There's something new that teenagers need to know about taking antidepressants
Depression can be overwhelming. It takes over your life, making it hard to focus and causing even the smallest of tasks seem tiring. There’s absolutely zero shame in treating depression with medication, but according to scary new research, most antidepressants might be ineffective for children and teens.
A study published in The Lancet found that of 14 antidepressants, only one was more effective at relieving symptoms of depression in young people than a placebo pill. That pill was Fluoxetine, better known by its brand name Prozac or Sarafem.
What’s even scarier is that taking Venlafaxine, also known as Effexor, actually increased the risk of suicidal thoughts and attempts when compared to a placebo pill and five other antidepressants. Back in 2004, the U.S. Food and Drug Administration even issued a warning that any antidepressant use in people under the age of 24 could increase suicidal thoughts and behavior.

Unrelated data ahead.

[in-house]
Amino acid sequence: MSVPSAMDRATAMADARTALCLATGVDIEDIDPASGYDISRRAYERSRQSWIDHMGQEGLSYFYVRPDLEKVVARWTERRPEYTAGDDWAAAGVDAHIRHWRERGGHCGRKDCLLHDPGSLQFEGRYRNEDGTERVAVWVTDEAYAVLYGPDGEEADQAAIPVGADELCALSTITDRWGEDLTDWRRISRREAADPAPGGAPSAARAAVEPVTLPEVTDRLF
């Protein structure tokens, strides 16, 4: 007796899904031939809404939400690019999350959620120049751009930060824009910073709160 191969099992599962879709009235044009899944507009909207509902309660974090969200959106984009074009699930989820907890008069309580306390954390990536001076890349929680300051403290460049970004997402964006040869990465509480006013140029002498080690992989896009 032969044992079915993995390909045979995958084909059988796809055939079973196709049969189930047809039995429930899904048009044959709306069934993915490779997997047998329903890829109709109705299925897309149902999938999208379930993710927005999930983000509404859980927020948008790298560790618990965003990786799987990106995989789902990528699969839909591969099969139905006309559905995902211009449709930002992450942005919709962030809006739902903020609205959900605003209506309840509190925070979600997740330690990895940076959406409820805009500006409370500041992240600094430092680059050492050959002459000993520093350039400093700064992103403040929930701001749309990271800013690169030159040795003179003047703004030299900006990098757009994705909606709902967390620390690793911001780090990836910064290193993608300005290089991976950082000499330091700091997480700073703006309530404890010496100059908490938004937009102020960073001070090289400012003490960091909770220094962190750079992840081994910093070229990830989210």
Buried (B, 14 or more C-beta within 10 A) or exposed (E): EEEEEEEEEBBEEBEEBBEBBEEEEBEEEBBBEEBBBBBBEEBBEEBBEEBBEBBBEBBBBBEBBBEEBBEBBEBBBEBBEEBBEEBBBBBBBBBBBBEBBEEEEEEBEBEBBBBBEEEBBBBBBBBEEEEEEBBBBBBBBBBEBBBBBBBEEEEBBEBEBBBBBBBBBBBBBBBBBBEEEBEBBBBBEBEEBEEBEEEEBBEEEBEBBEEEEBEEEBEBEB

This is a serious issue that isn’t going away. Depression affects roughly 3 percent of children ages 6 to 12, and 6 percent of teenagers ages 13 to 18. The fact that most antidepressants are ineffective for young people is a big problem, and we need to find a better solution. Our childhood and teenage years are so, so important to our development and to be fighting something like depression with no relief could have lasting impacts.
Hopefully treatment of depression amongst young people becomes a priority, and fast. According to the U.S. National Institutes of Health, an estimated 2.8 million adolescents had at least one major depressive episode in 2014. That’s 11 percent of the population and they need treatment options.